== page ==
The Pemberton Valley Trails Association (PVTA), in conjunction with the Lil’wat Nation and the Aboriginal Youth Mountain Bike Program (AYMBP), is hosting a trail day this Sunday (Oct. 4) for a new mountain bike recreation project in Xit’olacw Village.
“It’s great to get these groups together and do something for the community,” said Patrick Lucas, director of the AYMBP. “For two years it’s been an ongoing conversation. I’m super excited it’s coming together.”
The project began to build momentum after local youth were paying regular visits to Lil’wat councillor Alphonse Wallace and enquiring about the possibility of building a proper bike skills centre, beginning with a line of
“I drove up and met with a bunch of the community members and did a presentation and we talked about what they want to do,” said Lucas. “When you’re working with communities, things can sit for a while and all of a sudden it takes one little spark for it all to come together.”
The line of dirt jumps is the first step in what will hopefully blossom into a more established mini-bike park for the youth in Xit’olacw Village, with the long-term goal to build a flow trail that parallels the access road to the reserve. Sunday will also see Whistler trail builder Seb Kemp and Joyride’s Paddy Kaye lending their expertise to the construction, training the youth on how they can continue work on both jumps and trails into the future.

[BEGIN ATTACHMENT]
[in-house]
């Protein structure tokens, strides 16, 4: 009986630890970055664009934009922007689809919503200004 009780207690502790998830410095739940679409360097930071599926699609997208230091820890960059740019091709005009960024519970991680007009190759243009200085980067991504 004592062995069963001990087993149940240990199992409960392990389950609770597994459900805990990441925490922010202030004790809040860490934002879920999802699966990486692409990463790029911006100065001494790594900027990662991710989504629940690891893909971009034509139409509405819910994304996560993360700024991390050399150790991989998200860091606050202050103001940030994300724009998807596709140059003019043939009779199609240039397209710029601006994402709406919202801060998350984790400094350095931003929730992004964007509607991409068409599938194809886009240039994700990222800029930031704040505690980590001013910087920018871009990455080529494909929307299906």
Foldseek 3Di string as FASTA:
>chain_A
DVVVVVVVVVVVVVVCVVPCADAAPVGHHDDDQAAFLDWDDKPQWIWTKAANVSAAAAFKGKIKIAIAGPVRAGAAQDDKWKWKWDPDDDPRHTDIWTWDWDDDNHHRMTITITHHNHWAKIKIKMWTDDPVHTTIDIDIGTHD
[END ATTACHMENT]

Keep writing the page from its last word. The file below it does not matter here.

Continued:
“I think from a trail user’s perspective, we need to acknowledge that any time we are out riding on terrain surrounding Pemberton that we are riding on Lil’wat land,” said Ian Kruger, director of trails at the PVTA. “We need to be respectful of that, but also try to give back. I’m hoping this is a gateway to whatever the kids want next.”
The project is also aimed at being a long term, sustainable endeavour for the Lil’wat Nation, with plans to keep youth engaged beyond the current user group.
“The thing is keeping the momentum, I think that’s what everyone is concerned about,” said Lucas. “Some of the kids involved are 17 and some will leave the community in the next few years. What we’re aiming to do next year is get slightly younger kids involved and make sure the facilities serve their needs as well.”
Those wishing to contribute to the trail day can meet at the site on the corner of Xit’olacw Road and Xstream Road this Sunday. Work begins at 8 a.m.
New course record for Rubble Creek Classic
One of the Sea to Sky’s longest running trail races, the Rubble Creek Classic, took place on Sunday morning (Sept. 27) under sunny skies with 69 runners tackling the scenic 24.5-km course from Cheakamus Lake to Rubble Creek.
The 1,338m climb and 1,593m descent did not phase Squamish’s Nick Elson, who set a new course record of just one hour, 47 minutes, 27 seconds (1:47:27), beating the previous record (1:50:51) set by Edward McCarthy in 2012. Second place on the day went to Maxwell Ferguson (1:59:18) from Washington, followed by Eric Carter (2:02:24), also from Squamish. Fastest lady of the day went to Whistler local Claire Daniels (2:18:04), followed by Corri Longridge (2:23:46) and Laura O’Driscoll (2:26:49).
For full results head to escaperoute.ca/rubblecreekclassic.